From the very beginnings of what George Washington called “the last great experiment for promoting human happiness,” there were women who questioned why they were not to share in what the Declaration of Independence called “unalienable rights” to “Life, Liberty and the pursuit of Happiness.”
In 1776, Abigail Adams famously wrote to her husband John:
“. . . in the new code of laws which I suppose it will be necessary for you to make, I desire you would remember the ladies and be more generous and favorable to them than your ancestors. Do not put such unlimited power into the hands of the husbands. Remember, all men would be tyrants if they could. If particular care and attention is not paid to the ladies, we are determined to foment a rebellion, and will not hold ourselves bound by any laws in which we have no voice or representation.”
In 1844, Margaret Fuller’s book, Woman in the 19th Century, one of the wellsprings of the American feminist movement, was as much excoriated as it was praised, but it foreshadowed the events at Seneca Falls:
“. . . Many women are considering within themselves what they need that they have not, and what they can have if they find they need it. Many men are considering whether women are capable of being and having more than they are and have, and whether, if so, it will be best to consent to improvement in their condition . . .”
And she noted: “. . . The past year has seen action in the Rhode Island legislature, to secure married women rights over their own property, where men showed that a very little examination of the subject could teach them much ; an article in the Democratic Review on the same subject more largely considered, written by a woman, impelled, it is said, by glaring wrong to a distinguished friend, having shown the defects in the existing laws, and the state of opinion from which they spring . . .”
But these were individual voices. What the Seneca Falls Convention started was a movement, of, by, and for women, to change the place of Woman in society and win for her the same rights which the laws of the land accorded to Man, a rebellion just as far-reaching as the American Revolution.
July 19, 1848, was the opening day of the Woman’s Rights Convention, which was quickly dubbed the Seneca Falls Convention, an event attended by 300 people, mostly local residents of Seneca Falls, already a hot bed of abolitionist and temperance activity. The convention was organized by Jane Hunt, Lucretia Mott, Elizabeth Cady Stanton, Martha Wright, and Mary Ann McClintock. The first day was for women only, but the second day was also open to men.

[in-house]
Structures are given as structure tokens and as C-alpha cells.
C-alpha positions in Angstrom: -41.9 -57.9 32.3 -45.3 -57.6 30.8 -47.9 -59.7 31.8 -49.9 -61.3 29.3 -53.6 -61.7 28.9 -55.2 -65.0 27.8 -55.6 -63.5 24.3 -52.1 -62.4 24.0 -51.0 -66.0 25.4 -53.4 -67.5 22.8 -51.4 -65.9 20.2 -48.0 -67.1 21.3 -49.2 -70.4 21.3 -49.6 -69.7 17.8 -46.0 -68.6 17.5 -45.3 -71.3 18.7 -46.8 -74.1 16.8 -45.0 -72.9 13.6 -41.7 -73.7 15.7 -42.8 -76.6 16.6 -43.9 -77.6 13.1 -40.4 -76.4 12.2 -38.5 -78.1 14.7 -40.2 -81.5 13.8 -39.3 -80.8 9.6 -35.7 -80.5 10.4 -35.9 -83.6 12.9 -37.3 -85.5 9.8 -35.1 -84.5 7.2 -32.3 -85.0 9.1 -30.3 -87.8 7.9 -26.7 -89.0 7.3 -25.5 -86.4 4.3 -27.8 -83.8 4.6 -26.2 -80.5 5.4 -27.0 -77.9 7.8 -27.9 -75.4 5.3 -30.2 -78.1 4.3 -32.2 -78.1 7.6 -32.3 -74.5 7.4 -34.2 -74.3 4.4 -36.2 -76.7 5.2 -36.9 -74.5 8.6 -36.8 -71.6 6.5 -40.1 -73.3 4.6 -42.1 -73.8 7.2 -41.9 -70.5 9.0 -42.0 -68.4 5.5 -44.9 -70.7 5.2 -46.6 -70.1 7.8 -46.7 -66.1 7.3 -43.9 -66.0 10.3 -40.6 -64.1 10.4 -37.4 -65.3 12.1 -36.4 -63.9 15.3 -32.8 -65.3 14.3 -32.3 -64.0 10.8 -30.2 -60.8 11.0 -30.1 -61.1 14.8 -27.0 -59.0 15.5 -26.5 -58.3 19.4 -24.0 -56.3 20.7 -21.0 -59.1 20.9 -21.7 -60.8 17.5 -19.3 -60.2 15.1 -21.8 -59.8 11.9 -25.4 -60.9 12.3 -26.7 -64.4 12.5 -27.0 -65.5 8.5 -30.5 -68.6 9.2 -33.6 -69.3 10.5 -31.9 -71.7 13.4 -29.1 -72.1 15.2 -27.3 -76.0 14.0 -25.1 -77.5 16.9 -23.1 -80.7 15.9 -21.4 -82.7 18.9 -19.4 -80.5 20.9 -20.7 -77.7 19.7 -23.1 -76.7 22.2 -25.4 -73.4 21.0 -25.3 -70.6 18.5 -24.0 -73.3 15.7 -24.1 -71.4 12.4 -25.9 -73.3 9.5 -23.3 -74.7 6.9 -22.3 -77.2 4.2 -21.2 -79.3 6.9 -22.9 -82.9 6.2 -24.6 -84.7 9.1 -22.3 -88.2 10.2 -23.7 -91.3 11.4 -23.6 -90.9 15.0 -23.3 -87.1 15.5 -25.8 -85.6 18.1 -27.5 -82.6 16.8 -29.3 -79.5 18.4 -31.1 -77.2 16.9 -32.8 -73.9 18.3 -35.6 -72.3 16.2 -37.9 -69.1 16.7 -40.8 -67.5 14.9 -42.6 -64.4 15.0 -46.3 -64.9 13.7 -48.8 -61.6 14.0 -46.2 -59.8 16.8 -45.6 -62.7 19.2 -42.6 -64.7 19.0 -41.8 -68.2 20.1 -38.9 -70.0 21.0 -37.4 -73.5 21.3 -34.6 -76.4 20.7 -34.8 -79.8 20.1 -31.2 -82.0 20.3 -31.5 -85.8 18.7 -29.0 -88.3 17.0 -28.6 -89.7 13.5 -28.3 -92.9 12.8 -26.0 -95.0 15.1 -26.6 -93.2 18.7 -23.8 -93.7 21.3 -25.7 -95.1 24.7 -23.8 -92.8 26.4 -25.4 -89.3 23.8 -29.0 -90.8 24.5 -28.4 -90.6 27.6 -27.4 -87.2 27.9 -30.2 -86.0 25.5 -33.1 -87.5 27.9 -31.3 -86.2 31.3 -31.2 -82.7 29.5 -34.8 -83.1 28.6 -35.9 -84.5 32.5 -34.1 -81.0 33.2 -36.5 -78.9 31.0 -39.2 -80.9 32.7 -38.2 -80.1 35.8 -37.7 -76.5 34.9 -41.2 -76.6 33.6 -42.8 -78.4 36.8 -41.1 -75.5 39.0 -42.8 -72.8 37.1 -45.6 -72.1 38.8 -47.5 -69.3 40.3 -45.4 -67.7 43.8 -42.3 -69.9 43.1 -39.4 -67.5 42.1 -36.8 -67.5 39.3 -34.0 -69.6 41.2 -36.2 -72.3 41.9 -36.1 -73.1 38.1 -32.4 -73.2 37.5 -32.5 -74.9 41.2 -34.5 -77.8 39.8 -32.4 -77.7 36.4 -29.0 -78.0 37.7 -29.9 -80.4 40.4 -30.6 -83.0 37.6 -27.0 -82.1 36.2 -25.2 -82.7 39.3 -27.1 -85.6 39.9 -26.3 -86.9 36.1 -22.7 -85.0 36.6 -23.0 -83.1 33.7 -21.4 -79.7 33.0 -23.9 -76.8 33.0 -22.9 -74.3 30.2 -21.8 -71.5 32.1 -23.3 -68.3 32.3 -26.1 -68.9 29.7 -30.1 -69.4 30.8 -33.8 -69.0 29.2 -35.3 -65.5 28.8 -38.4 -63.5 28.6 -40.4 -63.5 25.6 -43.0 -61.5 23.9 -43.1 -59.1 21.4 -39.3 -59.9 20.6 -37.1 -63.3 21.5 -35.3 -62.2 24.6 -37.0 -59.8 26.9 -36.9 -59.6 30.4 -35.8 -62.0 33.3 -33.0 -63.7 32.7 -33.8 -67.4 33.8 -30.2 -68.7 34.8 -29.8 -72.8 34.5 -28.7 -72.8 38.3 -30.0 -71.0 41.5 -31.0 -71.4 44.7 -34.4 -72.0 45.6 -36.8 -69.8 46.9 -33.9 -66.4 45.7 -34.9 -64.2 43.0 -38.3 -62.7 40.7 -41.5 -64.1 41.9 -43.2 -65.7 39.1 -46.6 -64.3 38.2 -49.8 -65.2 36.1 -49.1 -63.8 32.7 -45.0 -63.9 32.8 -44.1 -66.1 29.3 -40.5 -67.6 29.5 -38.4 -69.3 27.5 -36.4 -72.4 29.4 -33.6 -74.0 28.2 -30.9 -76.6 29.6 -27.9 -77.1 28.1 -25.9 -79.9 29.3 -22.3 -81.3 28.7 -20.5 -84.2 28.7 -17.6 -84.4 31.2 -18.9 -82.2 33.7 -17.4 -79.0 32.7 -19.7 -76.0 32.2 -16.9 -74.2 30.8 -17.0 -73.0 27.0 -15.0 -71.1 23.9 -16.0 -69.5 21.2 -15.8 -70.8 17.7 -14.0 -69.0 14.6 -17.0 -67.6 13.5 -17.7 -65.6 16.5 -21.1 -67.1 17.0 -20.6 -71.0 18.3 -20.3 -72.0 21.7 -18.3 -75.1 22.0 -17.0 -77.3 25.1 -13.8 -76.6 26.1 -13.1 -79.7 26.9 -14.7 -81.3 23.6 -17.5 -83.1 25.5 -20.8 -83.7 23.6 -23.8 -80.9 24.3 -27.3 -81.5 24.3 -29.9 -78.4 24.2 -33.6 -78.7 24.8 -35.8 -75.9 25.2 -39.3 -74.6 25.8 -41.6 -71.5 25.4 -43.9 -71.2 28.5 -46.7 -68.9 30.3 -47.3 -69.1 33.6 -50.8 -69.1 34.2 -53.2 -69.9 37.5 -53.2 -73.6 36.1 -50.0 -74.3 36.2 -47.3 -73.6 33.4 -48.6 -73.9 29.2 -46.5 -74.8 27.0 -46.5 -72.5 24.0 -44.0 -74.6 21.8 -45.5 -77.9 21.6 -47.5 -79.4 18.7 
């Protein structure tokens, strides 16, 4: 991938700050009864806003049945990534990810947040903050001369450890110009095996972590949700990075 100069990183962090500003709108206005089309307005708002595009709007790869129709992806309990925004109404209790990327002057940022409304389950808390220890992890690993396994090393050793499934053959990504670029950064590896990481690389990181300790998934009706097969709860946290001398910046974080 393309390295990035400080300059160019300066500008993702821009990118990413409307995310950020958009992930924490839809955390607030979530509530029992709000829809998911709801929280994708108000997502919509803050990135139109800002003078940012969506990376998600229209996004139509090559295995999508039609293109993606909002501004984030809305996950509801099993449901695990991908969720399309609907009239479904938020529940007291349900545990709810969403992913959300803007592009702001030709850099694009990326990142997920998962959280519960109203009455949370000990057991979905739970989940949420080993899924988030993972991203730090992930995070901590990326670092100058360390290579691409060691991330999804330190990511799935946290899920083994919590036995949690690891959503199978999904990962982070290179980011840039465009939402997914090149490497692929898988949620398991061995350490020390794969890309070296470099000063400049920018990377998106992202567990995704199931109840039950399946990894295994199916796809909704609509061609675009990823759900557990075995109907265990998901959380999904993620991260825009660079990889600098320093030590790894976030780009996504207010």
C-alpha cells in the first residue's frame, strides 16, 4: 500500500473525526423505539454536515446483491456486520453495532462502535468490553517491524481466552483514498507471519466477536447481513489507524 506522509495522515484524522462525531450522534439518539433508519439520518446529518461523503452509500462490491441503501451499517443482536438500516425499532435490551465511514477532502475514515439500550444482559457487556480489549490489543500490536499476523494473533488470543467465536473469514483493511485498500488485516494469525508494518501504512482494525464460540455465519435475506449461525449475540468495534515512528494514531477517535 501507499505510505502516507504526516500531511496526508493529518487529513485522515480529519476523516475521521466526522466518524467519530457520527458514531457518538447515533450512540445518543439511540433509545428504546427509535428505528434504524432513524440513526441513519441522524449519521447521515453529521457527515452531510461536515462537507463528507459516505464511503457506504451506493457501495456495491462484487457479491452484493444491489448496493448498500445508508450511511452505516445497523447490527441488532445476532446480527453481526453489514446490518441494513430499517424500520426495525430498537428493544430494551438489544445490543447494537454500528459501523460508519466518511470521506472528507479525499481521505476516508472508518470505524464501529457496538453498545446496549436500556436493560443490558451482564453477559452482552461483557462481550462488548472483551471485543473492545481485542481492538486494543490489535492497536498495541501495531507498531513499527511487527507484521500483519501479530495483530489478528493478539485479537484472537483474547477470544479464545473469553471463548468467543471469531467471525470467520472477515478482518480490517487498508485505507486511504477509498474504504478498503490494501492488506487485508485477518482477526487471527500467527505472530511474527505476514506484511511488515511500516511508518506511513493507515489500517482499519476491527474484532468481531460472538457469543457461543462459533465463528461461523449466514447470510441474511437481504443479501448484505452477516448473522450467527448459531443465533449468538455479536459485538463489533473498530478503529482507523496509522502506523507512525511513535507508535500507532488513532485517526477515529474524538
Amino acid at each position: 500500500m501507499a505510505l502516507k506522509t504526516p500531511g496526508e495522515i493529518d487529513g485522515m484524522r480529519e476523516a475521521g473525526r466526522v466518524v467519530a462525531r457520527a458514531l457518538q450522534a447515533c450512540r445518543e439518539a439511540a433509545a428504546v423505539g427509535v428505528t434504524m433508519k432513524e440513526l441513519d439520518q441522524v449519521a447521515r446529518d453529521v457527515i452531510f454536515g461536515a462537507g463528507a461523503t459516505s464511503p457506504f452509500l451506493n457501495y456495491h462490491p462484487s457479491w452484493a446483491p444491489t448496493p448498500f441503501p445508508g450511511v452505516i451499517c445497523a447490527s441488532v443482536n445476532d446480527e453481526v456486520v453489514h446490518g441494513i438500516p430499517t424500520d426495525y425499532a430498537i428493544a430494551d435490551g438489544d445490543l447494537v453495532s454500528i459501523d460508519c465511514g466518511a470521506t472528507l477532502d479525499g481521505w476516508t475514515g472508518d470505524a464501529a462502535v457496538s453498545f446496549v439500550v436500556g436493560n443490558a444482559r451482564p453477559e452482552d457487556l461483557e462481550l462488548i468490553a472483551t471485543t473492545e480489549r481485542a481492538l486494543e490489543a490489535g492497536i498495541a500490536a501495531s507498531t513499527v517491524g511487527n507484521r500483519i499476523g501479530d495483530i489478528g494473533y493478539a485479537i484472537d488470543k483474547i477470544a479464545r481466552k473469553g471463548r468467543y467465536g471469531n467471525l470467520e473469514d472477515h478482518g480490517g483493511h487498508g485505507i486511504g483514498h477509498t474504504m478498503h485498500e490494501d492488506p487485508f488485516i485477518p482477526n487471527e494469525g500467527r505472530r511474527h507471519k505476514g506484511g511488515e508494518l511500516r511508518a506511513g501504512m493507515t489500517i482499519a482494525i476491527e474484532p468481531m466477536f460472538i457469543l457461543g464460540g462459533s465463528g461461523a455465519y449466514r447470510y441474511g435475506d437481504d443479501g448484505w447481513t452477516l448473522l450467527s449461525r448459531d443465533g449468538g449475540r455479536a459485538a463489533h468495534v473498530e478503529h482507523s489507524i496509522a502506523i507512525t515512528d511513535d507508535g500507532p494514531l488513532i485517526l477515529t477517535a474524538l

Elizabeth Cady Stanton gave the keynote address on the 19th of July. She began with a bit of humor:
“We have met here today to discuss our rights and wrongs, civil and political, and not, as some have supposed, to go into the detail of social life alone. We do not propose to petition the legislature to make our husbands just, generous, and courteous, to seat every man at the head of a cradle, and to clothe every woman in male attire.”
She moved on to the purpose of the convention:
” . . . But we are assembled to protest against a form of government existing without the consent of the governed – to declare our right to be free as man is free, to be represented in the government which we are taxed to support, to have such disgraceful laws as give man the power to chastise and imprison his wife, to take the wages which she earns, the property which she inherits, and, in case of separation, the children of her love; laws which make her the mere dependent on his bounty. It is to protest against such unjust laws as these that we are assembled today, and to have them, if possible, forever erased from our statute books, deeming them a shame and a disgrace to a Christian republic in the nineteenth century. We have met to uplift woman’s fallen divinity upon an even pedestal with man’s.”
Then she dropped the bombshell:
“And, strange as it may seem to many, we now demand our right to vote according to the declaration of the government under which we live.”
“. . . We do not expect our path will be strewn with the flowers of popular applause, but over the thorns of bigotry and prejudice will be our way, and on our banners will beat the dark storm clouds of opposition from those who have entrenched themselves behind the stormy bulwarks of custom and authority, and who have fortified their position by every means, holy and unholy. But we will steadfastly abide the result. Unmoved we will bear it aloft. Undauntedly we will unfurl it to the gale, for we know that the storm cannot rend from it a shred, that the electric flash will but more clearly show to us the glorious words inscribed upon it, ‘Equality of Rights.’ “
How prophetic she was. For proclaiming “We hold these truths to be self-evident, that all men and women are created equal . . .” and especially for asserting a woman’s right to vote, the Seneca Falls Convention was subjected to public ridicule, and some backers of women’s rights withdrew their support. But the convention marked the beginning of the woman’s suffrage movement in America, a struggle which continued to 1920, when the 19th Amendment was finally adopted. Yet the fight for universal suffrage and women’s equality continues to this very day.
For most of the women who stood on the platform at Seneca Falls, it was the first time they had spoken in public. How terrifying and yet exhilarating to stand up and speak your mind before a crowd.
Words that are as true today as they were
in the 19th century: